The first public "beta" release of Microsoft Corp.'s next-generation Windows Server operating system, code-named Longhorn, is now widely available, the company said Wednesday.
The Redmond-based company's last major overhaul to the server OS was in 2003.
Longhorn is more secure, and makes servers — behind-the-scenes computers that handle e-mail, Web traffic and file-sharing, among other tasks — easier for information-technology professionals to manage than previous versions of the software, said Bob Visse, a senior director in Microsoft's Windows Server group.
One Longhorn development, "network access protection," examines employees' computers every time they log onto the company network. If the PCs don't have up-to-date antivirus programs, for example, they're quarantined until the problem is fixed.
Longhorn can also be installed in pieces. IT managers can decide what tasks they want the server to perform, then install just the necessary functions. Less software means fewer programs to keep updated with security patches, and fewer places for hackers to attack, Visse said.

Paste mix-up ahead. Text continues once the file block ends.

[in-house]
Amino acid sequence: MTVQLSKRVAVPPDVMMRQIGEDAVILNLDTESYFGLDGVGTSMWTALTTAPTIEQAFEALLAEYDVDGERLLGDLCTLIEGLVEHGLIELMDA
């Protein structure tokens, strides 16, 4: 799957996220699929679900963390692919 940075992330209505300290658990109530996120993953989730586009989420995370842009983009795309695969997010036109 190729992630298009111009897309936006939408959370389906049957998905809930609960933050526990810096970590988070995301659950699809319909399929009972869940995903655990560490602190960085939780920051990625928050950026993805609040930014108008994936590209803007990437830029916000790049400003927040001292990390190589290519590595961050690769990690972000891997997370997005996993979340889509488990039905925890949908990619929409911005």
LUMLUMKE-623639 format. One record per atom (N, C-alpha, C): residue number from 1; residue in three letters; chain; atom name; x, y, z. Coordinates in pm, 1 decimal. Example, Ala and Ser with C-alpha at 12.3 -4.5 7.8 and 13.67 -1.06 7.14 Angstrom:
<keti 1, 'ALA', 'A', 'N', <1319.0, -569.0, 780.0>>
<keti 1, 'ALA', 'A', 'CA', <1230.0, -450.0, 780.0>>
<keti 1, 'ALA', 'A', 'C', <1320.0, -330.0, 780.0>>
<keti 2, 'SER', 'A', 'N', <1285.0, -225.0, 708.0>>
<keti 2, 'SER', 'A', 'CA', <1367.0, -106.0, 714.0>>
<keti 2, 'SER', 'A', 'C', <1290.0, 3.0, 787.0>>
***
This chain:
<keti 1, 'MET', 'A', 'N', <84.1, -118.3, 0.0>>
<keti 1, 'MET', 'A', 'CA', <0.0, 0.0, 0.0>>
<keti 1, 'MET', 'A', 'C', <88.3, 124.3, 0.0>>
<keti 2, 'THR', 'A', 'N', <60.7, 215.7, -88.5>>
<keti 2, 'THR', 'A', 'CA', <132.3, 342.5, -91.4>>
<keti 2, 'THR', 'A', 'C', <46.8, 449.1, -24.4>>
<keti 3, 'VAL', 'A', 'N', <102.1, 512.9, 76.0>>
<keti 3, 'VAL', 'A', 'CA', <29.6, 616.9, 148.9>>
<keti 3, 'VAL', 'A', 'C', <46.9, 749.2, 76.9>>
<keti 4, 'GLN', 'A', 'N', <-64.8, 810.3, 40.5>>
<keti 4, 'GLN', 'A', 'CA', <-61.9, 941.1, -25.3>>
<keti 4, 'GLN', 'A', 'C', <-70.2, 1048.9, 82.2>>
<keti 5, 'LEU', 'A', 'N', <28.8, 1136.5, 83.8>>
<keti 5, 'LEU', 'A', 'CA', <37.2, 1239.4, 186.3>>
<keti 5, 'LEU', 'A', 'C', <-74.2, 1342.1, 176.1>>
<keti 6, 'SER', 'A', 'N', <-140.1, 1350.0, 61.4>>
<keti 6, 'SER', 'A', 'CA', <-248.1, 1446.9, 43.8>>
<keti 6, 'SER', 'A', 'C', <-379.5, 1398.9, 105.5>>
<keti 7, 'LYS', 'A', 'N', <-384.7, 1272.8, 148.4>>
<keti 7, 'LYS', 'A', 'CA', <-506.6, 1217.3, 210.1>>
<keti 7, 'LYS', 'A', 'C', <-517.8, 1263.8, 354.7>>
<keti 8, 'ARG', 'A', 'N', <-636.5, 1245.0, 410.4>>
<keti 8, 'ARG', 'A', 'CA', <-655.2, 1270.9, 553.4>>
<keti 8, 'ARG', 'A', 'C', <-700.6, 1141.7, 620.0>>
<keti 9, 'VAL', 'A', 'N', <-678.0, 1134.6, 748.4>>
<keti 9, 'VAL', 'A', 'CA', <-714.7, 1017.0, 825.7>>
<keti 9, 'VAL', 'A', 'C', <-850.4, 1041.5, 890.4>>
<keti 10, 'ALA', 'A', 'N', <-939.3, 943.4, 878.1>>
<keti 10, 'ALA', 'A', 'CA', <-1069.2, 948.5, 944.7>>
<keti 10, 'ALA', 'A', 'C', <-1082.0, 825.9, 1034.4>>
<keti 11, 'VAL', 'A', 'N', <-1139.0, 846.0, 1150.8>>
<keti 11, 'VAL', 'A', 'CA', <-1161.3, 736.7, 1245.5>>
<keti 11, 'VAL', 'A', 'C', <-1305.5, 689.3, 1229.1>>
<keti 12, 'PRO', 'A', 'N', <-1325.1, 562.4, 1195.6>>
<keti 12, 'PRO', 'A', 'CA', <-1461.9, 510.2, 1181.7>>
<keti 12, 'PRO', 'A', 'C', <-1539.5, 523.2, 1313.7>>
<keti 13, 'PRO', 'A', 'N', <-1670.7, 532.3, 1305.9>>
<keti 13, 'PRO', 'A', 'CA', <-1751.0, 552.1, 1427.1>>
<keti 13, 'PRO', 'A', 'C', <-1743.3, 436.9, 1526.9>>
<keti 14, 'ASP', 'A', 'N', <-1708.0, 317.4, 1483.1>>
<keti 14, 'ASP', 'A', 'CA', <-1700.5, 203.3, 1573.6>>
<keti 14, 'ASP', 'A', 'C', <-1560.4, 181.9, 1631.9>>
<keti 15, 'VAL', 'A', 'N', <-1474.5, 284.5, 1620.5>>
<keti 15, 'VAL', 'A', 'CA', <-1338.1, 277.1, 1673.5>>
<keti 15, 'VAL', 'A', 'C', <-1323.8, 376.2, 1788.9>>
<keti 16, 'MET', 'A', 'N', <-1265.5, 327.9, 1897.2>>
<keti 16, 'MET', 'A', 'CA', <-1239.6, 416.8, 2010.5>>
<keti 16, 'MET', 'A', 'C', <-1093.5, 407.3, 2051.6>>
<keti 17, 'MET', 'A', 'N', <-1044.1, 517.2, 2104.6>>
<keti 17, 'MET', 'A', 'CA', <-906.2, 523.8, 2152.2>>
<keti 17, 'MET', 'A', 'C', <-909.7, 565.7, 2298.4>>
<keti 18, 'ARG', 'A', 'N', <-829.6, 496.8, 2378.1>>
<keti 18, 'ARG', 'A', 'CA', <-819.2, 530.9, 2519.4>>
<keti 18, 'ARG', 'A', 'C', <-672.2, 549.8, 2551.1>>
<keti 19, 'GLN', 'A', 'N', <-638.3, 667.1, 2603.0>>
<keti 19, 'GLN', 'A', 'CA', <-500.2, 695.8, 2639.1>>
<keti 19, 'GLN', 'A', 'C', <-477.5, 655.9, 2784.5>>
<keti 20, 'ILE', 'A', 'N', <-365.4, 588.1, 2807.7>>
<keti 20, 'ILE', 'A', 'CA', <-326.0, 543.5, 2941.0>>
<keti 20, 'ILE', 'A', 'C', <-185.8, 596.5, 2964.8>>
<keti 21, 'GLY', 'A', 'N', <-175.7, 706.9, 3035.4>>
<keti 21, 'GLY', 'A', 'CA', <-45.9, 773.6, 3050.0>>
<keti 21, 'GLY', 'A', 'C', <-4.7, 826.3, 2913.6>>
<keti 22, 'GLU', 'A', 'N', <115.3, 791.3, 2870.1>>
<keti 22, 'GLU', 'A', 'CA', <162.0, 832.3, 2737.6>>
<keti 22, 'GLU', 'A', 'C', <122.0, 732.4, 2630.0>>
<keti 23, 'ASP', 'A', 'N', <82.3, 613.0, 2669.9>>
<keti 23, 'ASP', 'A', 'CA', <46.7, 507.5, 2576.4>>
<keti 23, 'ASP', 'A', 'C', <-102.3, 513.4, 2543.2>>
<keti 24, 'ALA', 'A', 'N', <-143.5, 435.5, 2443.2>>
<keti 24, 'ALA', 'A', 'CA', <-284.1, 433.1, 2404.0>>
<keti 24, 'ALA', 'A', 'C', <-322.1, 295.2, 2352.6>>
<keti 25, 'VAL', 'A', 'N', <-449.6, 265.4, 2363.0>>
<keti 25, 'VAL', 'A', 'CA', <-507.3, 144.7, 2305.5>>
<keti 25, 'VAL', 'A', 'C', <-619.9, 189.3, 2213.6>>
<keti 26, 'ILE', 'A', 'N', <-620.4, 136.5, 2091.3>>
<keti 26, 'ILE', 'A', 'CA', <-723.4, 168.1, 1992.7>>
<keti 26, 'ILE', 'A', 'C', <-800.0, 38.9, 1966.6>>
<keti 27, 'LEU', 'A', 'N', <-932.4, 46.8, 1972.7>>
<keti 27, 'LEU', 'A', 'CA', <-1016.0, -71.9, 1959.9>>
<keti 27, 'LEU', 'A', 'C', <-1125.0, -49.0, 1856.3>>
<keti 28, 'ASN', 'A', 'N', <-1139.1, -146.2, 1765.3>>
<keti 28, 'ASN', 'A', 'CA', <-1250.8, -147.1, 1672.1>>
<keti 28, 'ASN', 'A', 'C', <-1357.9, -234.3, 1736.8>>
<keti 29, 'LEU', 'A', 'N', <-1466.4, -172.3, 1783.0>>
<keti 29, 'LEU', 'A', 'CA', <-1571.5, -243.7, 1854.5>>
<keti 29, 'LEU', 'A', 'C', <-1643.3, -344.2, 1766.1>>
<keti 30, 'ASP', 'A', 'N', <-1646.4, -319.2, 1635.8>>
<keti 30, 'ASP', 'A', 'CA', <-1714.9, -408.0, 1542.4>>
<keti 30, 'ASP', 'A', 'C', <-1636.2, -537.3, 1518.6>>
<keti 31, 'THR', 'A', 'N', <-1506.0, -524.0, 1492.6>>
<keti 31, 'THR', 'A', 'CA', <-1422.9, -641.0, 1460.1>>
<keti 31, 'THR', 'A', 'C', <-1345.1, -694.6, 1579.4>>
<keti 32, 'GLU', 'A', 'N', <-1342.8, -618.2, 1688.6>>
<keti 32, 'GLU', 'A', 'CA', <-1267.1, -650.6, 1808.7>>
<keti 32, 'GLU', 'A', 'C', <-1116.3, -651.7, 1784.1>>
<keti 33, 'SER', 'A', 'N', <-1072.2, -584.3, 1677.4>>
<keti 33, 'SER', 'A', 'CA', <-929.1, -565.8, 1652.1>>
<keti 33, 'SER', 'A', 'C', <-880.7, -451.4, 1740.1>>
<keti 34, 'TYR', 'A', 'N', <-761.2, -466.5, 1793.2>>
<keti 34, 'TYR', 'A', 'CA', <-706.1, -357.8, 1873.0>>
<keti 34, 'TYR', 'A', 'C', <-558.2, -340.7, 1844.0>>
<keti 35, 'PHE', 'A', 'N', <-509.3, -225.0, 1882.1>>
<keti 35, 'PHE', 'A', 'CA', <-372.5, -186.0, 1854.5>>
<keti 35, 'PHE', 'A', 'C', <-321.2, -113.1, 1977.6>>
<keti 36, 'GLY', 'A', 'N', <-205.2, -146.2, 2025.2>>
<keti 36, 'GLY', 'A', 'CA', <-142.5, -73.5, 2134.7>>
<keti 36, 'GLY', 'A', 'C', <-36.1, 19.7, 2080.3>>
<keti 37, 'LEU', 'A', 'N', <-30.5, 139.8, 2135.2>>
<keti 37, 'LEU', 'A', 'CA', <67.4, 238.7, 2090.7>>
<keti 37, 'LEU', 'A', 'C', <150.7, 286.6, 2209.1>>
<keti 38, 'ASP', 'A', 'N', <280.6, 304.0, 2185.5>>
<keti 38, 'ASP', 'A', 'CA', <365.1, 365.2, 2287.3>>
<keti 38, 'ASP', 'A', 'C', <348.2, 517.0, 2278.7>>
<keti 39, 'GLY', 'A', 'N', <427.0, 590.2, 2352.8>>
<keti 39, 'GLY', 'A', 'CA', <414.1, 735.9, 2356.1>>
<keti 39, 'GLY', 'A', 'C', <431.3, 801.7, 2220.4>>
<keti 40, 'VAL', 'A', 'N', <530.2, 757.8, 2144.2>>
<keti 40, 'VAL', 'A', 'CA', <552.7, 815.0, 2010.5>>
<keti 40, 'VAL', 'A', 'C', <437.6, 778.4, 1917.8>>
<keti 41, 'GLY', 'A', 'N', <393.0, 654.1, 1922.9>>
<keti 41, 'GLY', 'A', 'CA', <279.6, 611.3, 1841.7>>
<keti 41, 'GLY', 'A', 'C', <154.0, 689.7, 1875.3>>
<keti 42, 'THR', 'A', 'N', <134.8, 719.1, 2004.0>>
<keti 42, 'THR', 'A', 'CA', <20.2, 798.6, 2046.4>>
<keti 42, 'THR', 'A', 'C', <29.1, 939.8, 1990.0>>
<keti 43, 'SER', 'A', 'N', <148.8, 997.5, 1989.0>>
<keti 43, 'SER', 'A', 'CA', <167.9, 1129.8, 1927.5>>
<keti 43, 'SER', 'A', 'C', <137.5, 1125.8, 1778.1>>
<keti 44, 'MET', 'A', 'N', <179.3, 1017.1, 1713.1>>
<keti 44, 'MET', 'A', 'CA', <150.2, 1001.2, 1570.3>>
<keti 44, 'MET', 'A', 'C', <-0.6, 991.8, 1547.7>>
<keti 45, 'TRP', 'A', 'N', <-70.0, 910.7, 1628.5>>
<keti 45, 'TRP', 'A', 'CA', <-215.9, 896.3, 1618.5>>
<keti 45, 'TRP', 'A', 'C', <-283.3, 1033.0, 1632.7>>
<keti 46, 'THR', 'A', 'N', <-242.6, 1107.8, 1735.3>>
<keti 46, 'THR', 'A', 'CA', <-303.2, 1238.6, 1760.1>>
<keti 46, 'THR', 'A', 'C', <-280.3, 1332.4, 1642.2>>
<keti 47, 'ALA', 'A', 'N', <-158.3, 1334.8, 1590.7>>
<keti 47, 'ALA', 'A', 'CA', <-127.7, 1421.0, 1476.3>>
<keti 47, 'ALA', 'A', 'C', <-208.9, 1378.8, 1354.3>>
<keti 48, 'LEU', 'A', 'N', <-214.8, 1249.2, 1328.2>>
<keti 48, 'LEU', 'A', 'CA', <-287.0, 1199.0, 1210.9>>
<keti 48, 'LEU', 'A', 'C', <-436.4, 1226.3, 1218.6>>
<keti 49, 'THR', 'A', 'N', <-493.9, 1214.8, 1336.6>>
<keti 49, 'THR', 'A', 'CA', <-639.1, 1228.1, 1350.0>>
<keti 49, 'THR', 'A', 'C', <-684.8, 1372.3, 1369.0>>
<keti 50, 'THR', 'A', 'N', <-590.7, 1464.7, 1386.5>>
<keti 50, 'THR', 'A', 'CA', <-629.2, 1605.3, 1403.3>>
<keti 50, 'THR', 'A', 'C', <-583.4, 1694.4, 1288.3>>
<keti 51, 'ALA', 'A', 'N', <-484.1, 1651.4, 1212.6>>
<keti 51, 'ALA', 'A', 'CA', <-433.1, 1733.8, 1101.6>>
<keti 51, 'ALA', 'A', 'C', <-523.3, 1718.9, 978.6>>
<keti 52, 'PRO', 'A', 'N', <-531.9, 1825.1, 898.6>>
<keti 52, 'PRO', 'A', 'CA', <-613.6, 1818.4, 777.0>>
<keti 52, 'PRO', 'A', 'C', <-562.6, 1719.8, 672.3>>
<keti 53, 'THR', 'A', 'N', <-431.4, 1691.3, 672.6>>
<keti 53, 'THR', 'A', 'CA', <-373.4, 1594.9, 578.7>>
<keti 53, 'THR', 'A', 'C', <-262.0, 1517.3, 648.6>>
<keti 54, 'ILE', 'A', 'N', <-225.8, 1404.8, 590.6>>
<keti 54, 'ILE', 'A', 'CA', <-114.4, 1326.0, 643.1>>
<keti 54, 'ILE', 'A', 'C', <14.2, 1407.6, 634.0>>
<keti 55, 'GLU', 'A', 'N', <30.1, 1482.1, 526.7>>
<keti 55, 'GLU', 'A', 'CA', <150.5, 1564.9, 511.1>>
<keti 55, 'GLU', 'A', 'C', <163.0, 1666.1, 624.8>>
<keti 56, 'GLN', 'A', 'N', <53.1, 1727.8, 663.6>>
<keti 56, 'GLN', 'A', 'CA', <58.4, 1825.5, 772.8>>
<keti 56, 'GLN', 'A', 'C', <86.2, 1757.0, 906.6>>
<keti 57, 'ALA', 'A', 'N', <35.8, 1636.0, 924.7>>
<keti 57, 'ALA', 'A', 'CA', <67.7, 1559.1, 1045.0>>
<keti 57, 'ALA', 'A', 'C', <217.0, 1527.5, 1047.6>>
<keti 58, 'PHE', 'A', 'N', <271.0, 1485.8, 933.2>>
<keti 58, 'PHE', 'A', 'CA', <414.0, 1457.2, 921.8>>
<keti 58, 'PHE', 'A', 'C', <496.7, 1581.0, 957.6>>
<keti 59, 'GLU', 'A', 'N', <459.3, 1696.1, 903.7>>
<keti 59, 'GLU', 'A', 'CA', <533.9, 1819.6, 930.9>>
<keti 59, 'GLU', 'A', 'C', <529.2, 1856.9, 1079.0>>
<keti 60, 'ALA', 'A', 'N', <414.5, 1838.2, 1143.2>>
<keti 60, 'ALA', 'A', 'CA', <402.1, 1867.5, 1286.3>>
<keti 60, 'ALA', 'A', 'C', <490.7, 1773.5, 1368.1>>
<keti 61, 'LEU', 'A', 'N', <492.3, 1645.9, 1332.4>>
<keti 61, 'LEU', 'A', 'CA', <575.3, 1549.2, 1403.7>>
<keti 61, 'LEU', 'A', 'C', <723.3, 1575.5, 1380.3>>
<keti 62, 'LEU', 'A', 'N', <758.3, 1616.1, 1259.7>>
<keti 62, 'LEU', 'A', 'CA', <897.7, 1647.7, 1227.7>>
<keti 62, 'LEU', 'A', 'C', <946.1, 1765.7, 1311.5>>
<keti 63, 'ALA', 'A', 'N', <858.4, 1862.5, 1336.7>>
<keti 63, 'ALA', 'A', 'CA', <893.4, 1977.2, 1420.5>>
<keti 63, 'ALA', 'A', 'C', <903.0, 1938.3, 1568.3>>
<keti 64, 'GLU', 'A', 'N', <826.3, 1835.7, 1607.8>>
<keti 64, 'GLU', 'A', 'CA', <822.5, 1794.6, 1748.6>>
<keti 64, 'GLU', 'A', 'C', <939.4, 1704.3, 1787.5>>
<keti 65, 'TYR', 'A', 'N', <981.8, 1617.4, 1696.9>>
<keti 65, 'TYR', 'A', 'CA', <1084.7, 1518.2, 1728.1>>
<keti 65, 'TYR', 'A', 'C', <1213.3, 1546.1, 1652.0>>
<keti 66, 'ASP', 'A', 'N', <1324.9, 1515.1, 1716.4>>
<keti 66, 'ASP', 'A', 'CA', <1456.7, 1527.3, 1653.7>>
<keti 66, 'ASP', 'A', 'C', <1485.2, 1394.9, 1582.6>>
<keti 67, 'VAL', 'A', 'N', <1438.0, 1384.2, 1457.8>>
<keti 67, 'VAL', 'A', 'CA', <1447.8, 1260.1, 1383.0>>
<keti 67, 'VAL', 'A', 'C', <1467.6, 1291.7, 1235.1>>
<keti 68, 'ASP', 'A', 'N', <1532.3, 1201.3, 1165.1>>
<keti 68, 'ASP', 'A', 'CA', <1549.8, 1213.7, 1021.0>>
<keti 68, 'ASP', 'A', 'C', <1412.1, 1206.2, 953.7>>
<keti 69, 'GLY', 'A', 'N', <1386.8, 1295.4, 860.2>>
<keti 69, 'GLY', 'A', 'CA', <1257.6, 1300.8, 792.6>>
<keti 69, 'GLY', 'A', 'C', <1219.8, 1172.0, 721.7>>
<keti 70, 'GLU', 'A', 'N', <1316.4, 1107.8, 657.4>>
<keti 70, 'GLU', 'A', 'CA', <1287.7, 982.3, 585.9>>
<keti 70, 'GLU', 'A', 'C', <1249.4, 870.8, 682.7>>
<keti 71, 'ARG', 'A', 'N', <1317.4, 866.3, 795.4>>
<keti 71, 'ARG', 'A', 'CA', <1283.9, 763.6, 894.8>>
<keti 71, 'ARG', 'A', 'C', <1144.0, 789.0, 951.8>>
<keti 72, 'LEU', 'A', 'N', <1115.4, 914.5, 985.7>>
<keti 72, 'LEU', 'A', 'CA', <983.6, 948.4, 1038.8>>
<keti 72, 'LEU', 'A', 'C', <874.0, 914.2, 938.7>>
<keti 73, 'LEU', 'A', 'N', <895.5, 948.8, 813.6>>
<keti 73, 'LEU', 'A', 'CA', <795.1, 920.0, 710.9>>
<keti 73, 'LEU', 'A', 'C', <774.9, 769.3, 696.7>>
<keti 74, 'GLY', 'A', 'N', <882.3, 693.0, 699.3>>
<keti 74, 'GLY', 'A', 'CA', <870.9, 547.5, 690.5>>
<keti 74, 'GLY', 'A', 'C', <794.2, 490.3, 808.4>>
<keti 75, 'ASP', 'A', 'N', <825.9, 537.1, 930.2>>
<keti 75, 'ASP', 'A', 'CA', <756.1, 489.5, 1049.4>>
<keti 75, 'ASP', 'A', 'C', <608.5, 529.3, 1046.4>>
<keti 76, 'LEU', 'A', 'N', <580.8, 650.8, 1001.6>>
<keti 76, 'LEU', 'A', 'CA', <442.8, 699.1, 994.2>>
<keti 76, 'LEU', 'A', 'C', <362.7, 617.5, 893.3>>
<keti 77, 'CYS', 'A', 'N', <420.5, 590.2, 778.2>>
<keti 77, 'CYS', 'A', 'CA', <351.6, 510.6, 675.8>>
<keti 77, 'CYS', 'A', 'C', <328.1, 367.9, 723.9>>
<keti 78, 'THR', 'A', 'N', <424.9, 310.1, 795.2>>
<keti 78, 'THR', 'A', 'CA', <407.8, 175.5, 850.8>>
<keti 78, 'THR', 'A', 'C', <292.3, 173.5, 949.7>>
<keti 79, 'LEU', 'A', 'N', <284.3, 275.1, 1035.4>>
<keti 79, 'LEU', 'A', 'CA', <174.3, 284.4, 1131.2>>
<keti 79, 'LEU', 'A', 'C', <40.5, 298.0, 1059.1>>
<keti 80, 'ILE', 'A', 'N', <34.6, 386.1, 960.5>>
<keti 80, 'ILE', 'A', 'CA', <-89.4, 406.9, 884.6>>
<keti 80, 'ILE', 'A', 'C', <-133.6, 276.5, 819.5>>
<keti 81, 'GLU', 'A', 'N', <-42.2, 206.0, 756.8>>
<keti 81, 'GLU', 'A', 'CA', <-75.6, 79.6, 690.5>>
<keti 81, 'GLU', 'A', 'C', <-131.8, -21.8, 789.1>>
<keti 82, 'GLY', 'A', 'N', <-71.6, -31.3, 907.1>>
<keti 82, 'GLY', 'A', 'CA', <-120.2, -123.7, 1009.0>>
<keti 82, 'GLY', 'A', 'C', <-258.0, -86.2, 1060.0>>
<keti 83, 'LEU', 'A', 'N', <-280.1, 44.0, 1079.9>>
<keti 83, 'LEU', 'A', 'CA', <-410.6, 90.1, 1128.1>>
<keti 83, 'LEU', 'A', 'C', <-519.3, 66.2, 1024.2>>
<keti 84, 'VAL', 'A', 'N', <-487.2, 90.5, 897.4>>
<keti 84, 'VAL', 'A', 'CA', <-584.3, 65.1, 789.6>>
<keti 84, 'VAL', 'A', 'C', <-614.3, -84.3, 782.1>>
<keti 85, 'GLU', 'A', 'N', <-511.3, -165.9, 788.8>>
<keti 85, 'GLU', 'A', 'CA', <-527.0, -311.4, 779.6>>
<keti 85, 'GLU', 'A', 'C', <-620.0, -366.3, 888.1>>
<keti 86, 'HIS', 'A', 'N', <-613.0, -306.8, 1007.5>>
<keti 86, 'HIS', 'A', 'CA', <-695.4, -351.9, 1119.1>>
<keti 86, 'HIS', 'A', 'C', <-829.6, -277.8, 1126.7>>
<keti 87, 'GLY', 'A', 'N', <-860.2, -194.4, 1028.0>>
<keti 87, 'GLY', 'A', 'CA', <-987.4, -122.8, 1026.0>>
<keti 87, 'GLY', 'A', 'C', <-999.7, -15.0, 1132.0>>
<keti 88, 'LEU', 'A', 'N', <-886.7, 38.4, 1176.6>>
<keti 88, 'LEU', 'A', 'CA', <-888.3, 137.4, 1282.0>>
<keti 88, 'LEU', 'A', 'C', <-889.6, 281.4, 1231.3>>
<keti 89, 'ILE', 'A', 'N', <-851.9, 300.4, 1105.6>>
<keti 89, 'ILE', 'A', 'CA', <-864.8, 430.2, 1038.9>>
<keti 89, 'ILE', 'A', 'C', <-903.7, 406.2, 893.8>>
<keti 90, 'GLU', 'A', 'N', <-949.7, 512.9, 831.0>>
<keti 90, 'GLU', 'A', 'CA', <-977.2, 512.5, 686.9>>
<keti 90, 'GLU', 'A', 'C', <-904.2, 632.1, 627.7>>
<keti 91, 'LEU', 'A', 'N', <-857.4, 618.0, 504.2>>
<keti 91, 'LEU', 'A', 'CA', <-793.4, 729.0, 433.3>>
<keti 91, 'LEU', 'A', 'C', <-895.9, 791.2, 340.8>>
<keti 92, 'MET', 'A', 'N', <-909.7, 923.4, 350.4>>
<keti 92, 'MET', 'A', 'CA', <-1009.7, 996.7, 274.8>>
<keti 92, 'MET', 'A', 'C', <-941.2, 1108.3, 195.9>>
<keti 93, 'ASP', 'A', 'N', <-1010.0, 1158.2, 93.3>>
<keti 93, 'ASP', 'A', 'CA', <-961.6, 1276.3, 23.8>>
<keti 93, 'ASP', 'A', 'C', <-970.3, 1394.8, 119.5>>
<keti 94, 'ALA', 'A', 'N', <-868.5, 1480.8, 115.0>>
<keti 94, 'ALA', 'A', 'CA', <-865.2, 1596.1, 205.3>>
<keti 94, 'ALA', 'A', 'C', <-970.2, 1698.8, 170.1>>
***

He said he expects "hundreds of thousands" of companies to test the beta, and that Microsoft is on track to finish work on the software by the end of the year.
Michael Cherry, an analyst at the independent research group Directions on Microsoft, said the network access protection feature is "a good step," but noted that other companies, such as Cisco Systems Inc., offer similar products.
Cherry also said the ability to install only as many functions as needed is the most exciting new Windows Server feature. Besides being more secure and less of a space-hog, the new software brings Windows Server in line with Linux, an open-source alternative Cherry said many companies choose because it can be slimmed down in this way.